Eco-geomorphological connectivity and coupling interactions at hillslope scale in drylands: Concepts and critical examples

A. Calvo-Cases, E. Arnau-Rosalén, C. Boix-Fayos, J. Estrany, M. J. Roxo, E. Symeonakis

Research output: Contribution to journalArticlepeer-review

2 Citations (Scopus)

Abstract

The diagnosis of land degradation requires a deep understanding of ecosystem functioning and evolution. In dryland systems, in particular, research efforts must address the redistribution of scarce resources for vegetation, in a context of high spatial heterogeneity and non-linear response. This fact explains the prevalence of eco-hydrological perspectives interested in runoff processes and, the more recent, focused on connectivity as an indicator of system resource optimisation. From a geomorphological perspective and reviewing the concepts of eco-hydro-geomorphological interactions operating in ecosystems, this paper explores the effects of erosion on vegetation configuration through two case studies at different spatio-temporal scales. We focus on the structure-function linkage, specifically on how morphological traits relate with different stages in the erosional sequence, both in the abiotic and the biotic domain. Results suggest that vegetation dynamics are affected by structural boundary conditions at both scales, i.e. by surface armouring related with rock fragments at the patch scale, and by the degree of hillslope-channel coupling at the hillslope scale. Our preliminary results can serve as new working hypotheses about the structure-function interplay on hillslopes. All this, taking advantage of the recent technological achievements for acquiring very high-resolution geospatial data that offer new analytical possibilities in a range of scales.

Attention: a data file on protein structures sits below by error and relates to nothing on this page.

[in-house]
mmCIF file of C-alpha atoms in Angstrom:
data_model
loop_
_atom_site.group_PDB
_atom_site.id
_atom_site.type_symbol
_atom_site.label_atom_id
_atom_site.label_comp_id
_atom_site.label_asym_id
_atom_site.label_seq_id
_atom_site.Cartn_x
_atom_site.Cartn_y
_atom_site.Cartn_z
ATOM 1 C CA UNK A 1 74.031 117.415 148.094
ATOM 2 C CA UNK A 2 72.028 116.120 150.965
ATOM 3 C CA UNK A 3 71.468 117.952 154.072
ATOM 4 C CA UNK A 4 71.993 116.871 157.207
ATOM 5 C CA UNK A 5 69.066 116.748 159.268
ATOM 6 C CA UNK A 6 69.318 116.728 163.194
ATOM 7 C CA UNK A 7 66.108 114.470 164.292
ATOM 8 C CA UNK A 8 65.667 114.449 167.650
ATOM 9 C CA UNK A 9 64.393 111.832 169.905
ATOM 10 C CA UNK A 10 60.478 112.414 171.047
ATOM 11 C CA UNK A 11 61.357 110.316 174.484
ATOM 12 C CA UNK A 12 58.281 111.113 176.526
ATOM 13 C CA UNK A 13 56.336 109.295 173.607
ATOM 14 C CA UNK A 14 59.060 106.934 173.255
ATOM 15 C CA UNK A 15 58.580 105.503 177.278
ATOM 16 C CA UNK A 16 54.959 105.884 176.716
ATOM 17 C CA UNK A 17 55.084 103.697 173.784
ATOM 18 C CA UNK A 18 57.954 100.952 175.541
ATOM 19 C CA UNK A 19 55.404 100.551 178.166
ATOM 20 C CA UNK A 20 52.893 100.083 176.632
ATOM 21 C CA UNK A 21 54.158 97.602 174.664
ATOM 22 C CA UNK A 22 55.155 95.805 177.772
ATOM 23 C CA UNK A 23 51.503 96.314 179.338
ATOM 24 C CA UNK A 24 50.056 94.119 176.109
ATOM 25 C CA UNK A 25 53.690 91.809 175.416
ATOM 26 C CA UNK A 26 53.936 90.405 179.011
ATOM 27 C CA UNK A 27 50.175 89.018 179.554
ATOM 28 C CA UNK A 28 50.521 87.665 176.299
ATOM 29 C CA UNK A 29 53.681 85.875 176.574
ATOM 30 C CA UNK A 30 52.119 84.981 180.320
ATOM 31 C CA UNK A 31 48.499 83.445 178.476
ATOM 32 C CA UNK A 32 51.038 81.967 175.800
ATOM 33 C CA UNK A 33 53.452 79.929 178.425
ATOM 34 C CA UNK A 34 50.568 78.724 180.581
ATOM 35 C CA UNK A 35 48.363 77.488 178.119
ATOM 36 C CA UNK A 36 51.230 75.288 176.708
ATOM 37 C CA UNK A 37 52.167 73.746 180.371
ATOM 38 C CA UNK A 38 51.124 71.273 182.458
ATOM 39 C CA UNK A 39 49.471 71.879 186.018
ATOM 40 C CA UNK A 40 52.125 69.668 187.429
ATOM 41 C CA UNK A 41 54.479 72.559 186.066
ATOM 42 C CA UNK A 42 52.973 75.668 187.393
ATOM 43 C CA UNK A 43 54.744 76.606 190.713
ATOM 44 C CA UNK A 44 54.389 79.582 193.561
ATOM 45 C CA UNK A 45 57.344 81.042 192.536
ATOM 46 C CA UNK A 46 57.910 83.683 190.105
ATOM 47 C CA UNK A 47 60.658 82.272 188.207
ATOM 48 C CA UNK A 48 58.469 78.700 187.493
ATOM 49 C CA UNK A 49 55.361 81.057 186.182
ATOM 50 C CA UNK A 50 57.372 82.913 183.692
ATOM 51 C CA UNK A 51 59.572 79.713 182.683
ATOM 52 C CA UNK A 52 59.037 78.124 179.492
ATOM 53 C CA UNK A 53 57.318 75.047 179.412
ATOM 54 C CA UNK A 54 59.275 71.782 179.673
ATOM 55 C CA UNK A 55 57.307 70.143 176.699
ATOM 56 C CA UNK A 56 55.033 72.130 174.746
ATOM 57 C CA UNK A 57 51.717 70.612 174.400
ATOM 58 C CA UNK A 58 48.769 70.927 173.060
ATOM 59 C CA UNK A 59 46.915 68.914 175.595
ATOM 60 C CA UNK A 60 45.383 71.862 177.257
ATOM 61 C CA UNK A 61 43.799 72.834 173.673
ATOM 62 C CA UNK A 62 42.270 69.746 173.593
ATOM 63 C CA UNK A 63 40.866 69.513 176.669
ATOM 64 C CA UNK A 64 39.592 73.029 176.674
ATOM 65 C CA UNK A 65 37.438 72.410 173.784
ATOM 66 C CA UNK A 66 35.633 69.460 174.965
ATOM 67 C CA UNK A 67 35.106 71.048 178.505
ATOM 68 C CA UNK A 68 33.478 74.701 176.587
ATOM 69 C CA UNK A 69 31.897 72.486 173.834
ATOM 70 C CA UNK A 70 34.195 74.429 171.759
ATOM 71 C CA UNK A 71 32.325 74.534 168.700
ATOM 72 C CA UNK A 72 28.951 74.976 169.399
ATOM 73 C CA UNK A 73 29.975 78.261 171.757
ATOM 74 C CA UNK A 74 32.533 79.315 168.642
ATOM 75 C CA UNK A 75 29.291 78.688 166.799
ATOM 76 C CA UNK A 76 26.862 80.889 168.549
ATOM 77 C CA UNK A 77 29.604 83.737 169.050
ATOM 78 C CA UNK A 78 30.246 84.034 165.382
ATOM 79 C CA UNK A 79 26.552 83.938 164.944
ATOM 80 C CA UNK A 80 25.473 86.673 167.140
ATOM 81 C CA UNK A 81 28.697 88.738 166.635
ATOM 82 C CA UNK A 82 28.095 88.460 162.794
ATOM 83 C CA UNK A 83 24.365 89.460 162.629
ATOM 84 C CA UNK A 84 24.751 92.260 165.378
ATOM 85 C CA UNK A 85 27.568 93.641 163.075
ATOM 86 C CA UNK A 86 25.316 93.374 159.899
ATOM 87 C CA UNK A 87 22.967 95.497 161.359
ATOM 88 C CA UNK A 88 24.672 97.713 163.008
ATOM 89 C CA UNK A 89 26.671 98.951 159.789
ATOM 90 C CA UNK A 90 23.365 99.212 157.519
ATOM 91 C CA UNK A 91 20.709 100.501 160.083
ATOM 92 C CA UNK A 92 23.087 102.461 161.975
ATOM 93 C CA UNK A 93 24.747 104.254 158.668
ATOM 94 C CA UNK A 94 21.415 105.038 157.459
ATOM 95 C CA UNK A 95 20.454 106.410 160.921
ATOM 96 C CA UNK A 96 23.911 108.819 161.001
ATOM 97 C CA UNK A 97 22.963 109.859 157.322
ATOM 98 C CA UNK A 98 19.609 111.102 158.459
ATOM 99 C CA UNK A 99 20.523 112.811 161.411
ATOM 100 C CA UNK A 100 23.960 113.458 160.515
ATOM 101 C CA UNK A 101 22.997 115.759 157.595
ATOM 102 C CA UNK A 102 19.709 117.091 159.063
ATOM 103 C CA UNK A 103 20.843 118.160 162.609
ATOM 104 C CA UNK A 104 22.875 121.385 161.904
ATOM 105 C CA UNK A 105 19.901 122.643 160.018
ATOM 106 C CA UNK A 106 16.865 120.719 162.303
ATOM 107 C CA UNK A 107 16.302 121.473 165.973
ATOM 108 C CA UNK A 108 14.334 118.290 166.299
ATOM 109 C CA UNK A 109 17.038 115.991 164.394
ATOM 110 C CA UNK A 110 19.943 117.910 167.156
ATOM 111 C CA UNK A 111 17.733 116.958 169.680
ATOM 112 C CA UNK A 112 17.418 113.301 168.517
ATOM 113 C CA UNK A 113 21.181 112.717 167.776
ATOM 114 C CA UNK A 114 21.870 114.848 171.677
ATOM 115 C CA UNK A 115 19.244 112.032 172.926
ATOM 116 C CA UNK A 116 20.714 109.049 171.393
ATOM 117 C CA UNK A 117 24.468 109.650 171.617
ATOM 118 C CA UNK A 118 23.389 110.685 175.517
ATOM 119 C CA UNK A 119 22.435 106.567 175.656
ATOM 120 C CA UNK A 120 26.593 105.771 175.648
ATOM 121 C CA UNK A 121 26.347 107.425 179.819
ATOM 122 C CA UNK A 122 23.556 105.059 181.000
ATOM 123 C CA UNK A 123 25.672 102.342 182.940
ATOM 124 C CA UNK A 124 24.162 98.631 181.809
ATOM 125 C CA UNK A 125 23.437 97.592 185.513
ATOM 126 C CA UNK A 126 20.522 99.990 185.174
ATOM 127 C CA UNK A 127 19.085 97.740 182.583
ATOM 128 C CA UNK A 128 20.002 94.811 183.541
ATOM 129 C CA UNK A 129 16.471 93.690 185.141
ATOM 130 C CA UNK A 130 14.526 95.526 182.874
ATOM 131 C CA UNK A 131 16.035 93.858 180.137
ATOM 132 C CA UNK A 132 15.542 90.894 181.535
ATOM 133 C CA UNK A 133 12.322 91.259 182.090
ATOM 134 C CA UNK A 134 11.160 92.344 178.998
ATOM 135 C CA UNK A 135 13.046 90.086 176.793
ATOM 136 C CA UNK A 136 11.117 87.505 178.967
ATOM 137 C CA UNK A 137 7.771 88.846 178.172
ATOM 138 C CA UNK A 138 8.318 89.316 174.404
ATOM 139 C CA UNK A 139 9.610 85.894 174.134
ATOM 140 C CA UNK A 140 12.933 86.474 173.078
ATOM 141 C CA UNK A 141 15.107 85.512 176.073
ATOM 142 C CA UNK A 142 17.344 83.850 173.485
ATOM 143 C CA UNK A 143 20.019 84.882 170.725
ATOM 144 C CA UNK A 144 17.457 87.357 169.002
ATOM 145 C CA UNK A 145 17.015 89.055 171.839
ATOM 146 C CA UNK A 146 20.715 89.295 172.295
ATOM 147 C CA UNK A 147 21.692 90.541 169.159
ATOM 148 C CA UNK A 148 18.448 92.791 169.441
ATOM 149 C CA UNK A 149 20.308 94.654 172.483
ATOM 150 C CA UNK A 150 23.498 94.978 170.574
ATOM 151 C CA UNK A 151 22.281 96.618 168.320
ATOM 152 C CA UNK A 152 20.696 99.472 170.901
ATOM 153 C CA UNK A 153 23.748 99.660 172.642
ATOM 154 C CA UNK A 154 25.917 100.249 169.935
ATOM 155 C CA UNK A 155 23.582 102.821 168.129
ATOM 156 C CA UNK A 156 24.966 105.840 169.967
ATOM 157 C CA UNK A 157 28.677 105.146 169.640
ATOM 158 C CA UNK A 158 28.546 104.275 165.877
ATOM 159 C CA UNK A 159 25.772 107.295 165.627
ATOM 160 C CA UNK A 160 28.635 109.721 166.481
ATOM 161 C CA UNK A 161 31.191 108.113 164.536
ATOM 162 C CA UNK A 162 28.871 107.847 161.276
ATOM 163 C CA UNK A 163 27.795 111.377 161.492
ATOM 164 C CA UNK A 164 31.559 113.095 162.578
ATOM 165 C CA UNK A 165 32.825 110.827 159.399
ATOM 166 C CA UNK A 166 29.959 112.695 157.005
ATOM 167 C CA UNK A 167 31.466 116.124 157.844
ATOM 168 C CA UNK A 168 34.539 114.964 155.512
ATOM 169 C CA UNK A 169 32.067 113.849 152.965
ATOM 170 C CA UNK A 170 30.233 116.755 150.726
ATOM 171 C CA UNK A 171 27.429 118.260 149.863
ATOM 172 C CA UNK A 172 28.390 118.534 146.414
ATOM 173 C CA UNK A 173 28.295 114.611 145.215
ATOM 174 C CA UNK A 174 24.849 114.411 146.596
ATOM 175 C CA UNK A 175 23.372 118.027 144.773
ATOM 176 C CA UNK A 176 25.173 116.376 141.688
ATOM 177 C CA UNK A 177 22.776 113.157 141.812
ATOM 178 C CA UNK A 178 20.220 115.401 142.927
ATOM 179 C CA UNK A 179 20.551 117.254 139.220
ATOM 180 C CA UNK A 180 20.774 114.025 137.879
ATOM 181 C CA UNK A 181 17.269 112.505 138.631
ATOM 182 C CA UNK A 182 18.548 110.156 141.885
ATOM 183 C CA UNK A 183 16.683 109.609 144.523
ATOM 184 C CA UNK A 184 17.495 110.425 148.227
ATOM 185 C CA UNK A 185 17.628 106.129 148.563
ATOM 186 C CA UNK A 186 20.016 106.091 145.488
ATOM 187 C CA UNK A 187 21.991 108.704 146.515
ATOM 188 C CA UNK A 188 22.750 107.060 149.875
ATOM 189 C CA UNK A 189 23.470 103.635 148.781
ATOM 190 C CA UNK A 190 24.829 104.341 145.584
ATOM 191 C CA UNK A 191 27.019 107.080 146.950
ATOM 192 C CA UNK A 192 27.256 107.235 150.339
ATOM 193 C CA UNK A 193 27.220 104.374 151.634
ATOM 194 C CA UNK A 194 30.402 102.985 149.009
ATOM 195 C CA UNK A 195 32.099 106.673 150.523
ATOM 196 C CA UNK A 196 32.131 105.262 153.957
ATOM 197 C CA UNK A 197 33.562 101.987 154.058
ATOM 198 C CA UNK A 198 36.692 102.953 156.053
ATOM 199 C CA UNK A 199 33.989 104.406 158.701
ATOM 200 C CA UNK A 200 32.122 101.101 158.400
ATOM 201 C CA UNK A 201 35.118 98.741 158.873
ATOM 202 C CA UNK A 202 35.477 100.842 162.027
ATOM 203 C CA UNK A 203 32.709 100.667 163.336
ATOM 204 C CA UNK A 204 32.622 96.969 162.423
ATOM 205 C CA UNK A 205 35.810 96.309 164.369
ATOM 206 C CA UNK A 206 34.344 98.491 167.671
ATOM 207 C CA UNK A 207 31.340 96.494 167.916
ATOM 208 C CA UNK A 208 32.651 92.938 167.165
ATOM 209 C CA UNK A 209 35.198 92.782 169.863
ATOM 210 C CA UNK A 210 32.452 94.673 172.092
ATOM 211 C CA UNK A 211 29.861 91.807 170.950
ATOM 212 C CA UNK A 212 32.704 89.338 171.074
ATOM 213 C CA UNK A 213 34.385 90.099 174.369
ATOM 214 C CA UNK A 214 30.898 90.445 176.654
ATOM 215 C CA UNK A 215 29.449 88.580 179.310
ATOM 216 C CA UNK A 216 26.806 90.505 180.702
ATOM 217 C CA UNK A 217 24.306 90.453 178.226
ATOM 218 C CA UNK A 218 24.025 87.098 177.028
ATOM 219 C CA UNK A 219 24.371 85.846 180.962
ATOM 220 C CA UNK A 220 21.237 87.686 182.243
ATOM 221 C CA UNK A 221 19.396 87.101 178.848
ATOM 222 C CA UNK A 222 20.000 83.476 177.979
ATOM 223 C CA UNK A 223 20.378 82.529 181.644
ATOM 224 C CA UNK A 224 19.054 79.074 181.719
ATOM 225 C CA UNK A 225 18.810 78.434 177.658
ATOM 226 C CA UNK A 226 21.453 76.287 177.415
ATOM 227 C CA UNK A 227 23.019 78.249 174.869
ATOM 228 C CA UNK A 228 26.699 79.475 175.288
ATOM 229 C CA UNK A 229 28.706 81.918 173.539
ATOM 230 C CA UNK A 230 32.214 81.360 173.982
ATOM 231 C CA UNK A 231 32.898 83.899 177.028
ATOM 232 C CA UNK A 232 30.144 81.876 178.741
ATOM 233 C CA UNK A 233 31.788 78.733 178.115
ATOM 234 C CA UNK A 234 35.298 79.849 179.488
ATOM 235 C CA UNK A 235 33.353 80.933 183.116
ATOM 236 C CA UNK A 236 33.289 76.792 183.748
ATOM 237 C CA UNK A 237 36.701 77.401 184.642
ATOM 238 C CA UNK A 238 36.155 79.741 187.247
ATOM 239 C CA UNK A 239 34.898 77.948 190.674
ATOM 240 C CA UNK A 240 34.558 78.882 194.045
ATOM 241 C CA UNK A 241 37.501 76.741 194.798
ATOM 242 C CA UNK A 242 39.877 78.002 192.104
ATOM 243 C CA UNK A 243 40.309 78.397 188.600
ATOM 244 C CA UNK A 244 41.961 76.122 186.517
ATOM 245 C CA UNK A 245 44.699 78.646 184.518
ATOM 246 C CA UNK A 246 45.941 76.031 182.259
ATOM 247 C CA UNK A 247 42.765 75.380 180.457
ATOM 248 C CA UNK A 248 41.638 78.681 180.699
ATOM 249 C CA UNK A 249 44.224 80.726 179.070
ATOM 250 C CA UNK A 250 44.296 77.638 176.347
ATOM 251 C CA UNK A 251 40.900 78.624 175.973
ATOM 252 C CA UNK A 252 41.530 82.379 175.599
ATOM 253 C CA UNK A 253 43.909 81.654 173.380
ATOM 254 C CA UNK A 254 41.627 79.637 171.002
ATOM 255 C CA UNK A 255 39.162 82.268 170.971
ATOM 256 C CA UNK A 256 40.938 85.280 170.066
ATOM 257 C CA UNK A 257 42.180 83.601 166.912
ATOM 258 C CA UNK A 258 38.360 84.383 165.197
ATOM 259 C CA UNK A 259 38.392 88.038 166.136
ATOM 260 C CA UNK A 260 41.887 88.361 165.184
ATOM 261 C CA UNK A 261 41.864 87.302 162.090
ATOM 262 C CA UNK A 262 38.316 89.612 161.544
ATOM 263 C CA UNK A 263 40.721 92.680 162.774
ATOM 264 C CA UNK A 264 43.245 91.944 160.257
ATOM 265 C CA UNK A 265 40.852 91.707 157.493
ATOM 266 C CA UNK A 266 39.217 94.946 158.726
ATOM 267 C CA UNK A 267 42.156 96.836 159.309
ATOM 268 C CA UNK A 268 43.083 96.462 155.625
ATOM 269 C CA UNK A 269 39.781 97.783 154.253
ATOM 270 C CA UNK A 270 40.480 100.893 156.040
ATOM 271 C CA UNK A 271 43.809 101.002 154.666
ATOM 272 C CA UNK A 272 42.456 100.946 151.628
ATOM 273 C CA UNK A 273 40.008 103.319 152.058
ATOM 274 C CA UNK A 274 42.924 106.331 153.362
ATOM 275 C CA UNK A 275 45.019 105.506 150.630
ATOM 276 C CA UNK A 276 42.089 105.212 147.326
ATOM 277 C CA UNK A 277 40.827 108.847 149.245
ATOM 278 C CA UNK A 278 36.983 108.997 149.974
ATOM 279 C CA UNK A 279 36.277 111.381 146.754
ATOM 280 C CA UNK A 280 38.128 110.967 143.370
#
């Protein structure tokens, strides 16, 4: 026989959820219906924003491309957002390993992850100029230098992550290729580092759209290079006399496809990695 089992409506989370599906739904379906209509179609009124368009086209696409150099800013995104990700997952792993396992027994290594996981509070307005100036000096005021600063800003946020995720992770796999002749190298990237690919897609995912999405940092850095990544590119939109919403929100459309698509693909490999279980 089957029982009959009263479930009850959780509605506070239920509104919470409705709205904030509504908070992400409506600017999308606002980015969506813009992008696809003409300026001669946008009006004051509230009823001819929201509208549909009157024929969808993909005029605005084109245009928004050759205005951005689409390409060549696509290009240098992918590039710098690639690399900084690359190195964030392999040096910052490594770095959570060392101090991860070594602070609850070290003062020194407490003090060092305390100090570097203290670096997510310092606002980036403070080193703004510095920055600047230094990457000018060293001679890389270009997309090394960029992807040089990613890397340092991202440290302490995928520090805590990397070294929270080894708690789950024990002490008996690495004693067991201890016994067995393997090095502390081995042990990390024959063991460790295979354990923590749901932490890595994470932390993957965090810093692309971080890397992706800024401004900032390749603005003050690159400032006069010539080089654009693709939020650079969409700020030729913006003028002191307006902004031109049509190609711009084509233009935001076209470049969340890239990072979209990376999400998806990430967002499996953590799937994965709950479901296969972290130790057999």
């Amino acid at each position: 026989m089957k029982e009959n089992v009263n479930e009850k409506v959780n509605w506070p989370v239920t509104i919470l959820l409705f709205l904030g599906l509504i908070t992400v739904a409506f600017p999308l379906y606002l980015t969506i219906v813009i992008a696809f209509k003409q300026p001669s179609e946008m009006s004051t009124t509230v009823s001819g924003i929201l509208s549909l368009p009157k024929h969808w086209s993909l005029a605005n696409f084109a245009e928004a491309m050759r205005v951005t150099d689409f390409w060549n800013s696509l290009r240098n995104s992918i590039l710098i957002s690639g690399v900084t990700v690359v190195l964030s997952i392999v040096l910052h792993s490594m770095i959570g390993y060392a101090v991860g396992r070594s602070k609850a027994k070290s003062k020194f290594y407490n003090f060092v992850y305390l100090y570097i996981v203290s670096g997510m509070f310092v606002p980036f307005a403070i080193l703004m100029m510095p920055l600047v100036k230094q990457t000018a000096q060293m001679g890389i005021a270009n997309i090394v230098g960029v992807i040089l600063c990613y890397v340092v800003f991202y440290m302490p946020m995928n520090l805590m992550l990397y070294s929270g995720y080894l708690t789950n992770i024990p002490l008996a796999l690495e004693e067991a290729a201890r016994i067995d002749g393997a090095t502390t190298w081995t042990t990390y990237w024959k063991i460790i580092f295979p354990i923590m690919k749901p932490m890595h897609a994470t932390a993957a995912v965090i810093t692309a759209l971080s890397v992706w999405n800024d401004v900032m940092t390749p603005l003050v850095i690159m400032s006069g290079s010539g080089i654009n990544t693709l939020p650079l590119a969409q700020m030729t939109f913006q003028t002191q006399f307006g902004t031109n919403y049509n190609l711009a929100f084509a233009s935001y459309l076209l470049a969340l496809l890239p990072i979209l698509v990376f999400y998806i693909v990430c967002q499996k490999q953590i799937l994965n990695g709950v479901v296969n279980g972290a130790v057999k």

Original languageEnglish
Article number104418
JournalJournal Of Arid Environments
Volume186
DOIs
Publication statusPublished - Mar 2021

Keywords

  • Feedback
  • Hillslope-channel coupling
  • Process-pattern
  • Runoff connectivity
  • Scale
  • Soil surface armouring

Fingerprint

Dive into the research topics of 'Eco-geomorphological connectivity and coupling interactions at hillslope scale in drylands: Concepts and critical examples'. Together they form a unique fingerprint.

Cite this